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MA plans won this round but future looks bleak

Congressional Democrats tried to take a big bite out of private Medicare last week in an attempt to pay for an 18-month fix to the upcoming July 1 10.6 percent reduction in Medicare physician payments.

The effort, led by Senate Finance Chair Max Baucus (D-MT) got only 54 of the 60 votes he needed to end debate and move the issue to a floor vote. While getting that floor vote would almost have certainly meant passage of the bill in the full Congress, President Bush would have vetoed any attempt to cut the payments to private Medicare plans and the Dems would not have had the votes in either chamber to override.

Now, Baucus and Senate Finance Committee ranking member Chuck Grassley (R-IA) will have to find a more modest way of fixing the doc problem––likely for just six months. The docs are not going to suffer a Medicare payment cut this summer.

All of this was expected and is what I have been saying for months would happen.

A temporary fix to the Medicare physician payment problem (the docs
will be facing a 15 percent cut on January 1, 2009) will just shunt the
problem off to next January.

After January 20, George Bush will be
gone. Barack Obama will have no problem signing a bill with big
Medicare Advantage cuts in it. John McCain was one of only a handful of
Republican Senators who voted against the Medicare Modernization Act,
that created this version of private Medicare, in the first place.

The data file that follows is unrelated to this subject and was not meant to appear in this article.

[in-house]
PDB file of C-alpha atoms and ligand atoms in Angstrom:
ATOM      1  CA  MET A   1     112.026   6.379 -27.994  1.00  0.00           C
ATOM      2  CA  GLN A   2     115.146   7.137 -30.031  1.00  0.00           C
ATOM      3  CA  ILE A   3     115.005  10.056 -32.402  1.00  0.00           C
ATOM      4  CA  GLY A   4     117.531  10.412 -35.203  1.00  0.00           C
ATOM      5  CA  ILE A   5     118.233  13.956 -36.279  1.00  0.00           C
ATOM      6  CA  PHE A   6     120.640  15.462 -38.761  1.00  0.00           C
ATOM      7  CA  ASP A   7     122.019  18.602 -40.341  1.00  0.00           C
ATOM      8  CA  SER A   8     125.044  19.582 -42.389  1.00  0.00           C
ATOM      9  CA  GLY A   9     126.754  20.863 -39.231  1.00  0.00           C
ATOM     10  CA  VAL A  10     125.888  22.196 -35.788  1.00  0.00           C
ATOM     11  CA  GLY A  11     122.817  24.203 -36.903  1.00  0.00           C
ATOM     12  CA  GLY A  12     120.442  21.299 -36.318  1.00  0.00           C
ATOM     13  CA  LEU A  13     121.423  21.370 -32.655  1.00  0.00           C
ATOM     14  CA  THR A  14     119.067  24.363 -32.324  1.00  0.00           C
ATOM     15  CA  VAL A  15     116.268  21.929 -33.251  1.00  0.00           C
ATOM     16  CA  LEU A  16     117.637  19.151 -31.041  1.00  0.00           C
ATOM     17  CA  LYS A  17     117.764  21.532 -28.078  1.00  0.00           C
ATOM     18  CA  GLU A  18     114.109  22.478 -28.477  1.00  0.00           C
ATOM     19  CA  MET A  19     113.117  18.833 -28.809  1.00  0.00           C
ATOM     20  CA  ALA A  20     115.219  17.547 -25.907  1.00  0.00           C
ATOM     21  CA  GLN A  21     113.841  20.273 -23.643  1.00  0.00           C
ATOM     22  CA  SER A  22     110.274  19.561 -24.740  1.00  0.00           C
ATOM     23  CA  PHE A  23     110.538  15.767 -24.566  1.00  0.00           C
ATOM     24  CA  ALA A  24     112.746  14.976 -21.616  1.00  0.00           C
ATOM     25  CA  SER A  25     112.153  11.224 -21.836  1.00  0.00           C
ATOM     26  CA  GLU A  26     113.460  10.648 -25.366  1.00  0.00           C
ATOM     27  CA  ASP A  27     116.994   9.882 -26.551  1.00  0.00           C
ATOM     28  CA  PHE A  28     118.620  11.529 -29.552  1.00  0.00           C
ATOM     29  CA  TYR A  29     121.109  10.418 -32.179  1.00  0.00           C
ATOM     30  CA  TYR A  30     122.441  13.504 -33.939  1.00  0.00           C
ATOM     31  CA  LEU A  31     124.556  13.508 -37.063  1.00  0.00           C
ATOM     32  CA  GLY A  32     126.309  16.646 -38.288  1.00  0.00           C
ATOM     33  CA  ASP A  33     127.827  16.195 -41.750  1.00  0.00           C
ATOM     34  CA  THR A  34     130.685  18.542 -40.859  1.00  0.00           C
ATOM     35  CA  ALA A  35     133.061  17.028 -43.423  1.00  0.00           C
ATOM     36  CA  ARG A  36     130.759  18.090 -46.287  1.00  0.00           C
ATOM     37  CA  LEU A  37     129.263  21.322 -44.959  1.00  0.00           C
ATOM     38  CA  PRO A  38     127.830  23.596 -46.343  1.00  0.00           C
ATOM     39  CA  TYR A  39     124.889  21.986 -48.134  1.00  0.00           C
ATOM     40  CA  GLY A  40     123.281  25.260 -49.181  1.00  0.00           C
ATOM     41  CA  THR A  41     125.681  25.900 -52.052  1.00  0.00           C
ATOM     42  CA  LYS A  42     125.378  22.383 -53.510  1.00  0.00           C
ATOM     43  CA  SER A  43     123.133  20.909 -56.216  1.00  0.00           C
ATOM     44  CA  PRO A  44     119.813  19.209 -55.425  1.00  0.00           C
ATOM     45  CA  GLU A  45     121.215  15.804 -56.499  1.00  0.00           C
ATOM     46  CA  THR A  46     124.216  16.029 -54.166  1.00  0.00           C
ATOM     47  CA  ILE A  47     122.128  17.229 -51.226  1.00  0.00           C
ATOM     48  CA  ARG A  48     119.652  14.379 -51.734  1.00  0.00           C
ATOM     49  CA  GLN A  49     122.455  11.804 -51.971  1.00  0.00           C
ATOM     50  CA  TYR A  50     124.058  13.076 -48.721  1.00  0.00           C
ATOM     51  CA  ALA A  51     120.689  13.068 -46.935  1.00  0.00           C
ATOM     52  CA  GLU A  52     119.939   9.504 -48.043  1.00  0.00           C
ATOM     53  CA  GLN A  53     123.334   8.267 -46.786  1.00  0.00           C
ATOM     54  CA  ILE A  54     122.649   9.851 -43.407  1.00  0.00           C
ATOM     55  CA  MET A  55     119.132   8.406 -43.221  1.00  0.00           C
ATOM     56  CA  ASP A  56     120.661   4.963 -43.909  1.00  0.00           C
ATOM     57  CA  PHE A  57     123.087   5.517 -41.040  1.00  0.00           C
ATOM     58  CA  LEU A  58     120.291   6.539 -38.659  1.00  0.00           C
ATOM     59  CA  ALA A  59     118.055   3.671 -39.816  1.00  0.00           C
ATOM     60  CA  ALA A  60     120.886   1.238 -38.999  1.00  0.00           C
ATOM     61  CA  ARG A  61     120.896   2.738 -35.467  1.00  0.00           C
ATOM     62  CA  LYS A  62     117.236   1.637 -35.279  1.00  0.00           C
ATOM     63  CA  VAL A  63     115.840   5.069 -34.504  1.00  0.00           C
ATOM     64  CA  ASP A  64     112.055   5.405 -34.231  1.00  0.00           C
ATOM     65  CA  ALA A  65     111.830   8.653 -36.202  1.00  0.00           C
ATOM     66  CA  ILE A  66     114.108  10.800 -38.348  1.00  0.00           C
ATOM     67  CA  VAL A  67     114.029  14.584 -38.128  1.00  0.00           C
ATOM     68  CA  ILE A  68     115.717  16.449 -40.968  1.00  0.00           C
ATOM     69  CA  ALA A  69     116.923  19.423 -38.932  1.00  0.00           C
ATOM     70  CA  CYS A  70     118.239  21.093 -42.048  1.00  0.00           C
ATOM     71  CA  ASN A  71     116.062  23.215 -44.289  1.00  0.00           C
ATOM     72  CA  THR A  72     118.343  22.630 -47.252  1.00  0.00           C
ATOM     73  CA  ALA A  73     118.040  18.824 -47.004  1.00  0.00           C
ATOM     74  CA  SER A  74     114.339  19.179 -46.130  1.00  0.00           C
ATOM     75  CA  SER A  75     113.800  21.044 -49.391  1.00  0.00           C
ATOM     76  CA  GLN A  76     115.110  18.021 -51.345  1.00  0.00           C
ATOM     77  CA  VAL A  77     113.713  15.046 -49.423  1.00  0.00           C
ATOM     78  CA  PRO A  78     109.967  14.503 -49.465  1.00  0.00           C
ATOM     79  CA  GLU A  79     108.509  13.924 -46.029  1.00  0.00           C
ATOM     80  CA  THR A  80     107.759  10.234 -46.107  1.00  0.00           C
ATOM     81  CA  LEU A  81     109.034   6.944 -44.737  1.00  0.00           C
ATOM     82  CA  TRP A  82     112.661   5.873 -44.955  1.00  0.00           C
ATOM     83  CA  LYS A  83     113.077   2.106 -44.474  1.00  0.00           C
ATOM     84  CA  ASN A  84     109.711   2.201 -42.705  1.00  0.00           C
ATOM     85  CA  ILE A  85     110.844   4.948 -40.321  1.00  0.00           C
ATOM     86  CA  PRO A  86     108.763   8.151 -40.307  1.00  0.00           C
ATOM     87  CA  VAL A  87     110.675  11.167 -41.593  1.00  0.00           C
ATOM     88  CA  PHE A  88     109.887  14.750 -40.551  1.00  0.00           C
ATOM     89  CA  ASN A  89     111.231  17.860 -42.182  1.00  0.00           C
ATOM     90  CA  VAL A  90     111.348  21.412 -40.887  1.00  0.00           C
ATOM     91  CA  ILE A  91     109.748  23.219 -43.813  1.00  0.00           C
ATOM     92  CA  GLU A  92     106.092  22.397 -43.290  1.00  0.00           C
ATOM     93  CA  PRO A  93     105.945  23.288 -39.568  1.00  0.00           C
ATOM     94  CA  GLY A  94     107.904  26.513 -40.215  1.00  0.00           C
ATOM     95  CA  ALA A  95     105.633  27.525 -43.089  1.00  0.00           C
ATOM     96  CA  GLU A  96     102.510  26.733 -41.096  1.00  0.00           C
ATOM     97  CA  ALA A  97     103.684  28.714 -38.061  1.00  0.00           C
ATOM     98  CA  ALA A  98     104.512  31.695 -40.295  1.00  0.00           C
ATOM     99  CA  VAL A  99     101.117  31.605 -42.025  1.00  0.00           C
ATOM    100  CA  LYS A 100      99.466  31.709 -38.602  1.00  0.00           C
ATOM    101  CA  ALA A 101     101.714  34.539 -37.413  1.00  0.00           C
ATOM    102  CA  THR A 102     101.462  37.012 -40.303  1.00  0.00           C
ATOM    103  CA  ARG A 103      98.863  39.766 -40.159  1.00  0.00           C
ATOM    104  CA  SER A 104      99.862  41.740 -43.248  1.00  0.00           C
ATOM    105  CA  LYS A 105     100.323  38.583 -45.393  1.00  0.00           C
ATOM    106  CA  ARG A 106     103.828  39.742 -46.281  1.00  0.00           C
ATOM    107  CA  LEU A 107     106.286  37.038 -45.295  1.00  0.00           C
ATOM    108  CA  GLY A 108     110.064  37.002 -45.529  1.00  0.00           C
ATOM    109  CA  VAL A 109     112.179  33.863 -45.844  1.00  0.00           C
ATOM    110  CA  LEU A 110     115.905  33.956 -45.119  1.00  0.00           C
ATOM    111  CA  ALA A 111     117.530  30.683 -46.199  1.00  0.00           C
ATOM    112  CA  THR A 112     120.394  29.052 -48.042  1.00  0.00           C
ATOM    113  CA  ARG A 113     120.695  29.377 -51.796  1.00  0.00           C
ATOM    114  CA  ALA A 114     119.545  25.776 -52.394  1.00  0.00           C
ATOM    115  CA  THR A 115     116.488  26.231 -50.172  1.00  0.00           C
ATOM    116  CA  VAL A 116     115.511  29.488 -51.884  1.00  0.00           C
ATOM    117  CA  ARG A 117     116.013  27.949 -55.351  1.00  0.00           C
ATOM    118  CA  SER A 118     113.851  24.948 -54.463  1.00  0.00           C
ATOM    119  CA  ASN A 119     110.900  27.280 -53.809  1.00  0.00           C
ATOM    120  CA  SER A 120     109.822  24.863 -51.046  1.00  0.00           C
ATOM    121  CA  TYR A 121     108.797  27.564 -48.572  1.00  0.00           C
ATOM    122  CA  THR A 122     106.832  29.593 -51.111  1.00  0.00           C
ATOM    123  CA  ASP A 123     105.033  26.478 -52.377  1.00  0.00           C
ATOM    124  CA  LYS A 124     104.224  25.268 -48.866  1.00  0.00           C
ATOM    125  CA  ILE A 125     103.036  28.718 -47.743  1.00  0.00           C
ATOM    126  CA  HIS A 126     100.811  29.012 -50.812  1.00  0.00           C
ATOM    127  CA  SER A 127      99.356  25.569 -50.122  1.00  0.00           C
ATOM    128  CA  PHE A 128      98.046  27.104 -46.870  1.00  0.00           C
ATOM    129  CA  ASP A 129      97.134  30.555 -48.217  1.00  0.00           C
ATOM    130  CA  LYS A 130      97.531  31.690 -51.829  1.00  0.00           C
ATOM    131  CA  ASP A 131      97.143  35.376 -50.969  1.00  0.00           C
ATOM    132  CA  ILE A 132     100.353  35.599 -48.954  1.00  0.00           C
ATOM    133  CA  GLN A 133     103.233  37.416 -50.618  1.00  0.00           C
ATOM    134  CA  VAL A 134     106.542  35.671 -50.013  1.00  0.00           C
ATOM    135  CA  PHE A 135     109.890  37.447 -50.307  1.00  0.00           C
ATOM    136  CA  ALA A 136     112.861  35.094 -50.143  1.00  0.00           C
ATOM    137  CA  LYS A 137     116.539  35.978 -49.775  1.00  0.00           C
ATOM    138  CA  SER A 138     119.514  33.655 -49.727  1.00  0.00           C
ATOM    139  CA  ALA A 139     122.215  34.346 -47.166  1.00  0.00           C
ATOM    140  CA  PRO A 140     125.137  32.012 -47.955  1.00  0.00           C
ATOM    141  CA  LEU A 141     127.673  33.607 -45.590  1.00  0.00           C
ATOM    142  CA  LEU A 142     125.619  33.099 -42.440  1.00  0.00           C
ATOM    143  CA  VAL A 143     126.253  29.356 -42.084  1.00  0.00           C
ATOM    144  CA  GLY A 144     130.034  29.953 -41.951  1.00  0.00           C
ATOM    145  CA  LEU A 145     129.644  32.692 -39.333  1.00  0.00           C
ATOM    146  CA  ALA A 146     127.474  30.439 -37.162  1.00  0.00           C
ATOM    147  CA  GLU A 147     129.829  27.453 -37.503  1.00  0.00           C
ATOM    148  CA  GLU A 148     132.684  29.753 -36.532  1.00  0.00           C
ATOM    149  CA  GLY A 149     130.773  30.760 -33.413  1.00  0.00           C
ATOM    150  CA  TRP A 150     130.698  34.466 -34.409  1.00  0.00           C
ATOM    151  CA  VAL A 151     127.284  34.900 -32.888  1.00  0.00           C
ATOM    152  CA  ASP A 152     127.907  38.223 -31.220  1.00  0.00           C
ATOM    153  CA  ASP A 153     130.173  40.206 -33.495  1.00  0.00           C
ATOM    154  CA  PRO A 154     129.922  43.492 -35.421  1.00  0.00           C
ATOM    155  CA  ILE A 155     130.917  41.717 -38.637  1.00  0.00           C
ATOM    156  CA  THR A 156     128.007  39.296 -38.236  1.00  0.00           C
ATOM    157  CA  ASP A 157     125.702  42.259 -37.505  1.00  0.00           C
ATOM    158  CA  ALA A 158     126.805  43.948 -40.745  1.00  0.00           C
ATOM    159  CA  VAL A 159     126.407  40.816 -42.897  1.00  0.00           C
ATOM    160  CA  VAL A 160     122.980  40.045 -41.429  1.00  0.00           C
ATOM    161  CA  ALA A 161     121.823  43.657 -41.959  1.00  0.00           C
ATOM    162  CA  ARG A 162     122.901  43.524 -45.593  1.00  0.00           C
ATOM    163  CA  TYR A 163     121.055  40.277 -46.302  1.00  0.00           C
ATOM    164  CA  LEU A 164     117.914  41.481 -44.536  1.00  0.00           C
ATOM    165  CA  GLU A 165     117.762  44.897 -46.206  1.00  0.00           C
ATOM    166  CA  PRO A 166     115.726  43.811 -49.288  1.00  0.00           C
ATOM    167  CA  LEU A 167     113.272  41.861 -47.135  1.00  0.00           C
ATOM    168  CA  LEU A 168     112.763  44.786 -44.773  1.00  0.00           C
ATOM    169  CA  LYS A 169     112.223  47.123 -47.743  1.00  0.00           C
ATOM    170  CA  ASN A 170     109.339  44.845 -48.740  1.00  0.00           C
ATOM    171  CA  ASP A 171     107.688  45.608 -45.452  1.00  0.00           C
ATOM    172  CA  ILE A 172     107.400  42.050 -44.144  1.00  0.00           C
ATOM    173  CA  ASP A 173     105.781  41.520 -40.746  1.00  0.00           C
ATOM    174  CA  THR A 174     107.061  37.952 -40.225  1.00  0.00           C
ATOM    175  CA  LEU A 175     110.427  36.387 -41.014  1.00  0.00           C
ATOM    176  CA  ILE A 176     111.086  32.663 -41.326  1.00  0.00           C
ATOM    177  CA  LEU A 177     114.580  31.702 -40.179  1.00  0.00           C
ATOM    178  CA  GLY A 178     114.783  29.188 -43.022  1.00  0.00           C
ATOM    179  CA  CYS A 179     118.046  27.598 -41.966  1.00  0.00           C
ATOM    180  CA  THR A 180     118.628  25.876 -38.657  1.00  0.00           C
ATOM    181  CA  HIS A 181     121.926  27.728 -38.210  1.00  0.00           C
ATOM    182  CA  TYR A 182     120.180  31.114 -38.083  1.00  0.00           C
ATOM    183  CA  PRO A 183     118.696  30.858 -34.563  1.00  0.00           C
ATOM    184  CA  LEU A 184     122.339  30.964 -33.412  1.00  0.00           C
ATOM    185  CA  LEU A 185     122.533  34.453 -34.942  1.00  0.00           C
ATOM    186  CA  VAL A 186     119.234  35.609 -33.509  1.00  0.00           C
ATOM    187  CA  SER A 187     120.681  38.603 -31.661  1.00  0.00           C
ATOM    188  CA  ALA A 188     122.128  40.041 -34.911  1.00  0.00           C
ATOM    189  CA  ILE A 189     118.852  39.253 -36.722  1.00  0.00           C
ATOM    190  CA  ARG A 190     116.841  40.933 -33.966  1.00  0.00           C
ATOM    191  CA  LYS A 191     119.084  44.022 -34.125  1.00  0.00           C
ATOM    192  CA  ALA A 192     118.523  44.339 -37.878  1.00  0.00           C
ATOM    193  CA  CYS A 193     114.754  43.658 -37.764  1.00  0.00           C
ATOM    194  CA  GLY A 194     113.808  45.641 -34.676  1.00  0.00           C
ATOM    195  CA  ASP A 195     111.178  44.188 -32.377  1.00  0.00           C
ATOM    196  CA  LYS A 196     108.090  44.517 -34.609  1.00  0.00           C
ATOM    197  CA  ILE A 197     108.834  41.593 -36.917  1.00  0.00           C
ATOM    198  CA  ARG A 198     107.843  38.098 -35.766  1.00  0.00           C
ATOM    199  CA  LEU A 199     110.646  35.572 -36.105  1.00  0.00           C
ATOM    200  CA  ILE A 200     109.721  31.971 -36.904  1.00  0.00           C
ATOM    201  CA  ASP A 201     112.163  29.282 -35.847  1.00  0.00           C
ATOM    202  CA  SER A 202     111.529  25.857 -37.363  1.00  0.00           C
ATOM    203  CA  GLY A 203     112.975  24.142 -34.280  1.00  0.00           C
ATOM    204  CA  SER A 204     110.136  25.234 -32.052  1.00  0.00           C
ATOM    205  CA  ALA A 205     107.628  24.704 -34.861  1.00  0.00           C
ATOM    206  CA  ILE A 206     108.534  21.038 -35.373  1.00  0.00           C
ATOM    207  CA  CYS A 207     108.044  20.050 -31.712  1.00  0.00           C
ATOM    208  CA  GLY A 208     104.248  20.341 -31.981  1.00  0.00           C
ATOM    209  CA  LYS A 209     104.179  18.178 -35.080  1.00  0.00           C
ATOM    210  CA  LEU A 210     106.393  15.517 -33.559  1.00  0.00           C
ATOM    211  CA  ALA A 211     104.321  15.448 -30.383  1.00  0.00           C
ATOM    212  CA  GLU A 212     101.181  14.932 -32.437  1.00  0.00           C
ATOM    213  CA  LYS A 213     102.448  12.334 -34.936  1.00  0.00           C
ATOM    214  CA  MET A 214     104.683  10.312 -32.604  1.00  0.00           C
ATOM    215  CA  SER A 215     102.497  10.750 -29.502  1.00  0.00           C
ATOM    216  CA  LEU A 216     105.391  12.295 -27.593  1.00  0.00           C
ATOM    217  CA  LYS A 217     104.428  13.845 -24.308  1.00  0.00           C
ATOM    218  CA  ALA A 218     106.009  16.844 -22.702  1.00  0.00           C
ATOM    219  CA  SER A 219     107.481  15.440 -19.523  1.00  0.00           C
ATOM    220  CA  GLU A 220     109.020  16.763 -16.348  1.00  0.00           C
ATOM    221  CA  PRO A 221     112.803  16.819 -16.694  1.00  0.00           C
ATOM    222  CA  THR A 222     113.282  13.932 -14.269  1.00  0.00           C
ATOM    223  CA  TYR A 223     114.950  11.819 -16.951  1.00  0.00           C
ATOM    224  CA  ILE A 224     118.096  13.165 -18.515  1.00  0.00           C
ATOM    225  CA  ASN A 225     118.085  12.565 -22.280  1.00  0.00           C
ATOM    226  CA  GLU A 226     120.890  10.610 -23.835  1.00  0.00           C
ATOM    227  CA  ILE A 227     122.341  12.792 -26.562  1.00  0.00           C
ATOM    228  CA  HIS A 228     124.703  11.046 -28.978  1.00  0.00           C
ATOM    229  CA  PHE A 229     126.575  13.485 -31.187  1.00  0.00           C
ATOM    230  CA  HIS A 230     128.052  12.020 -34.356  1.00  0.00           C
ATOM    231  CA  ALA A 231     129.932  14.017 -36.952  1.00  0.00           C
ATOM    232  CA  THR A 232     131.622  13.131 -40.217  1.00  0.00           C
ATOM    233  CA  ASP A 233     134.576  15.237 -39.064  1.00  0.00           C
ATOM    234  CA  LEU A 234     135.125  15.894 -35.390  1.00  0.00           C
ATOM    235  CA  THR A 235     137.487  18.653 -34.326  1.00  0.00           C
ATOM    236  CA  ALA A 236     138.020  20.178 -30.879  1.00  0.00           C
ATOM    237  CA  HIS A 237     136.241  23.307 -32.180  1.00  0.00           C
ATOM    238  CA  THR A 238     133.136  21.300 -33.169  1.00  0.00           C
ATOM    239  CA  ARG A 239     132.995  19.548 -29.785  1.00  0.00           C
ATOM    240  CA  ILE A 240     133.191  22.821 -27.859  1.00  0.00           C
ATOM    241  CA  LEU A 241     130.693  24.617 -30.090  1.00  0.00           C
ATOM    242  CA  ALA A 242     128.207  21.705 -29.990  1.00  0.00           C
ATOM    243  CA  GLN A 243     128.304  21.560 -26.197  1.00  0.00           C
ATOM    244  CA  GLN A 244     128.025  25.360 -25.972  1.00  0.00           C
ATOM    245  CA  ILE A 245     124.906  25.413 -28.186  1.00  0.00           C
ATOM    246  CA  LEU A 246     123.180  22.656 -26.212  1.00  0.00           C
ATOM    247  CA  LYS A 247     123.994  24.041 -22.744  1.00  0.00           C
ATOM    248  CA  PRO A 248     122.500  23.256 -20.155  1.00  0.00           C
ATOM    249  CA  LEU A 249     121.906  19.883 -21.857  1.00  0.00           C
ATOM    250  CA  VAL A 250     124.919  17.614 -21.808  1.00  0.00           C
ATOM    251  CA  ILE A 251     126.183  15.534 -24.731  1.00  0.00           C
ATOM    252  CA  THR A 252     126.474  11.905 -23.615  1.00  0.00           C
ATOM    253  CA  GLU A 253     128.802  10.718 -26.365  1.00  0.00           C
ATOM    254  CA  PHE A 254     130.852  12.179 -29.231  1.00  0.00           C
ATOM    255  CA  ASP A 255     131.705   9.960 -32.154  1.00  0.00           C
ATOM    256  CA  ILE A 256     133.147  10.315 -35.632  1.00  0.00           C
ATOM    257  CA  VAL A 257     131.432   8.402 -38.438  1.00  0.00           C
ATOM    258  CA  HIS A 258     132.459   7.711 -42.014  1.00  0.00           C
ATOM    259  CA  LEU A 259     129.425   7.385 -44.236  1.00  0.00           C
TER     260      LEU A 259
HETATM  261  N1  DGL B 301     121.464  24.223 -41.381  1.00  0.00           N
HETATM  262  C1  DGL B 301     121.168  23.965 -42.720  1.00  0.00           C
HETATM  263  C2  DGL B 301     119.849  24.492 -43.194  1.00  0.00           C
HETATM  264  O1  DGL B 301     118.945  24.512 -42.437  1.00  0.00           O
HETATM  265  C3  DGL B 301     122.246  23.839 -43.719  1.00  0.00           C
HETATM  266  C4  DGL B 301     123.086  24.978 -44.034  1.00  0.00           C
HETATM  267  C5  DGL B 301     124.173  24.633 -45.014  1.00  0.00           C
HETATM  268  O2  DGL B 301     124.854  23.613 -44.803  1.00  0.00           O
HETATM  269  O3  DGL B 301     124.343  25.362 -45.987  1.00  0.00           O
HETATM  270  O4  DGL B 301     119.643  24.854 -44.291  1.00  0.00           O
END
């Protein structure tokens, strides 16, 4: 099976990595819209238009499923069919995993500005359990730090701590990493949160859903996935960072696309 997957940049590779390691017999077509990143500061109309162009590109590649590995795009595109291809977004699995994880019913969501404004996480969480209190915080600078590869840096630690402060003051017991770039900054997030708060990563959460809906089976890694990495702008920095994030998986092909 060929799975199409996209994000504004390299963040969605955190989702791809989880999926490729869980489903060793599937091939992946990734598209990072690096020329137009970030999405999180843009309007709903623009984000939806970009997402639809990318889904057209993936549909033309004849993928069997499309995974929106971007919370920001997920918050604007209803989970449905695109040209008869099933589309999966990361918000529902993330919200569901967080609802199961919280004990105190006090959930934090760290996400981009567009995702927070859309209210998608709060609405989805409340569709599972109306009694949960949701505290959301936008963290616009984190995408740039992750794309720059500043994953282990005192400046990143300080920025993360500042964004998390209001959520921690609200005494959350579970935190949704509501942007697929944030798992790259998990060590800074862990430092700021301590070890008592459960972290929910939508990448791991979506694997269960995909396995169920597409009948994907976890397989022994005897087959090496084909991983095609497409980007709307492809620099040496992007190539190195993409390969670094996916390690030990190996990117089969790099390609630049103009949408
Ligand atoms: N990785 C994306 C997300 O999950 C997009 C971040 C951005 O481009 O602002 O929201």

This time, Baucus only tried to nail the private-fee-for-service (PFFS)
version by making the relatively reasonable proposal that PFFS plans
develop provider networks by 2011 in all but the most rural markets.
Since PFFS was only supposed to be a transitional product to real
network plans when it was first created in 2003, that’s hardly an
unreasonable idea. But Bush would have vetoed even that.

Next time around, with a more willing President sitting down the
street, the Democrats aren’t going to be so generous. The health
insurance industry would have been smart to take this deal. But even so
incremental a deal as this would have badly hurt the PFFS guys who have
been gaming the system with their inch-deep and a thousand-miles-wide
strategies for penetrating the private Medicare market.

Sooner or later the mainstream Medicare Advantage insurers are going to
cut the PFFS guys loose, who have been gaming this system, in order to
save what the program was supposed to be in the first place.

It’s not clear to me what Wall Street is so relieved about.

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Right now, Karen Ignani, a former Kennedy staffer, is the most effective lobbyist in Washington. She’s played a masterful hand w/ weak cards. There is no excuse for paying Medicare Advantage plans 12% per life more than the wasteful and inefficient regular Medicare program spends, and even less excuse for overpaying a merely repacked PPO network of the same ffs docs, which is what PFFS is. These subsidies are a joke, pure pork, and will end next year.